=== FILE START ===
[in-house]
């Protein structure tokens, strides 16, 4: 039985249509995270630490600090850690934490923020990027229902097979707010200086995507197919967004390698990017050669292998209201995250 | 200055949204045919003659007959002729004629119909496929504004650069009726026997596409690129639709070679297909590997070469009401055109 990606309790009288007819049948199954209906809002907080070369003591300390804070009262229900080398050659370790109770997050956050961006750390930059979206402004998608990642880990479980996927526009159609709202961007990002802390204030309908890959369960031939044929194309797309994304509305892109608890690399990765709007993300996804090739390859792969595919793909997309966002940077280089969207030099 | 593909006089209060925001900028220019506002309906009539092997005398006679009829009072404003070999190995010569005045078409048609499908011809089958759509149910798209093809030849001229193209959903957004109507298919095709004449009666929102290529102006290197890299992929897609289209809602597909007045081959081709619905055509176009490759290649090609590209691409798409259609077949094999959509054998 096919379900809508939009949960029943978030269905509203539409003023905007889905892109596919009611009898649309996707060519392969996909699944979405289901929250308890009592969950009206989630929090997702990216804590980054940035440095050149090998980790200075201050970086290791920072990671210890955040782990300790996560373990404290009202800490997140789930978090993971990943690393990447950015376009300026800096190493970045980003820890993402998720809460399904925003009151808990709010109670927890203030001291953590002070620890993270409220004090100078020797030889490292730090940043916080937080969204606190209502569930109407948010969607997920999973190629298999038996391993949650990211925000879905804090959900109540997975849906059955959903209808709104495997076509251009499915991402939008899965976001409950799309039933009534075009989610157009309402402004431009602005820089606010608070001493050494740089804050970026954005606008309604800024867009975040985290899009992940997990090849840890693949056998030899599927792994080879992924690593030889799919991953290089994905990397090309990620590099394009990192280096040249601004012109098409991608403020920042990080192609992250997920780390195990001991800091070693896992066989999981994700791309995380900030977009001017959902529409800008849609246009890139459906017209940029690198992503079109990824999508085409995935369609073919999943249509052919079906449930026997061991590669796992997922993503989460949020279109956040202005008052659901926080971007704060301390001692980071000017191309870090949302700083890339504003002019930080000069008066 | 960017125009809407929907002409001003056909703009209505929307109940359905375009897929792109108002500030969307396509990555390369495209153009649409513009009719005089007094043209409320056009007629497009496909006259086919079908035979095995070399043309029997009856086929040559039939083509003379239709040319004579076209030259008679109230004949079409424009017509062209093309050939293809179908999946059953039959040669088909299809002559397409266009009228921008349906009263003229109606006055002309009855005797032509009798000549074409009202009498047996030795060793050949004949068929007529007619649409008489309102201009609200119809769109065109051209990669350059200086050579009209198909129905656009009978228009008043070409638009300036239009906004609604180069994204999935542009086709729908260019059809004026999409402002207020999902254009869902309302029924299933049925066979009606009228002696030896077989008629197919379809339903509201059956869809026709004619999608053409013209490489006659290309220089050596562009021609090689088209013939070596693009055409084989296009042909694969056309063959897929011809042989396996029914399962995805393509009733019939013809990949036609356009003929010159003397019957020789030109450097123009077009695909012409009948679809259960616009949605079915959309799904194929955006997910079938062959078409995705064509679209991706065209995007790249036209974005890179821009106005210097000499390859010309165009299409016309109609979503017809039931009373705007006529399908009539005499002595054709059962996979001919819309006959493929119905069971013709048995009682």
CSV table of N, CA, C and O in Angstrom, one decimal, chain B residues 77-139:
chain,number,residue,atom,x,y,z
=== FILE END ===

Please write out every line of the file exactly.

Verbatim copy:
[in-house]
């Protein structure tokens, strides 16, 4: 039985249509995270630490600090850690934490923020990027229902097979707010200086995507197919967004390698990017050669292998209201995250 | 200055949204045919003659007959002729004629119909496929504004650069009726026997596409690129639709070679297909590997070469009401055109 990606309790009288007819049948199954209906809002907080070369003591300390804070009262229900080398050659370790109770997050956050961006750390930059979206402004998608990642880990479980996927526009159609709202961007990002802390204030309908890959369960031939044929194309797309994304509305892109608890690399990765709007993300996804090739390859792969595919793909997309966002940077280089969207030099 | 593909006089209060925001900028220019506002309906009539092997005398006679009829009072404003070999190995010569005045078409048609499908011809089958759509149910798209093809030849001229193209959903957004109507298919095709004449009666929102290529102006290197890299992929897609289209809602597909007045081959081709619905055509176009490759290649090609590209691409798409259609077949094999959509054998 096919379900809508939009949960029943978030269905509203539409003023905007889905892109596919009611009898649309996707060519392969996909699944979405289901929250308890009592969950009206989630929090997702990216804590980054940035440095050149090998980790200075201050970086290791920072990671210890955040782990300790996560373990404290009202800490997140789930978090993971990943690393990447950015376009300026800096190493970045980003820890993402998720809460399904925003009151808990709010109670927890203030001291953590002070620890993270409220004090100078020797030889490292730090940043916080937080969204606190209502569930109407948010969607997920999973190629298999038996391993949650990211925000879905804090959900109540997975849906059955959903209808709104495997076509251009499915991402939008899965976001409950799309039933009534075009989610157009309402402004431009602005820089606010608070001493050494740089804050970026954005606008309604800024867009975040985290899009992940997990090849840890693949056998030899599927792994080879992924690593030889799919991953290089994905990397090309990620590099394009990192280096040249601004012109098409991608403020920042990080192609992250997920780390195990001991800091070693896992066989999981994700791309995380900030977009001017959902529409800008849609246009890139459906017209940029690198992503079109990824999508085409995935369609073919999943249509052919079906449930026997061991590669796992997922993503989460949020279109956040202005008052659901926080971007704060301390001692980071000017191309870090949302700083890339504003002019930080000069008066 | 960017125009809407929907002409001003056909703009209505929307109940359905375009897929792109108002500030969307396509990555390369495209153009649409513009009719005089007094043209409320056009007629497009496909006259086919079908035979095995070399043309029997009856086929040559039939083509003379239709040319004579076209030259008679109230004949079409424009017509062209093309050939293809179908999946059953039959040669088909299809002559397409266009009228921008349906009263003229109606006055002309009855005797032509009798000549074409009202009498047996030795060793050949004949068929007529007619649409008489309102201009609200119809769109065109051209990669350059200086050579009209198909129905656009009978228009008043070409638009300036239009906004609604180069994204999935542009086709729908260019059809004026999409402002207020999902254009869902309302029924299933049925066979009606009228002696030896077989008629197919379809339903509201059956869809026709004619999608053409013209490489006659290309220089050596562009021609090689088209013939070596693009055409084989296009042909694969056309063959897929011809042989396996029914399962995805393509009733019939013809990949036609356009003929010159003397019957020789030109450097123009077009695909012409009948679809259960616009949605079915959309799904194929955006997910079938062959078409995705064509679209991706065209995007790249036209974005890179821009106005210097000499390859010309165009299409016309109609979503017809039931009373705007006529399908009539005499002595054709059962996979001919819309006959493929119905069971013709048995009682």
CSV table of N, CA, C and O in Angstrom, one decimal, chain B residues 77-139:
chain,number,residue,atom,x,y,z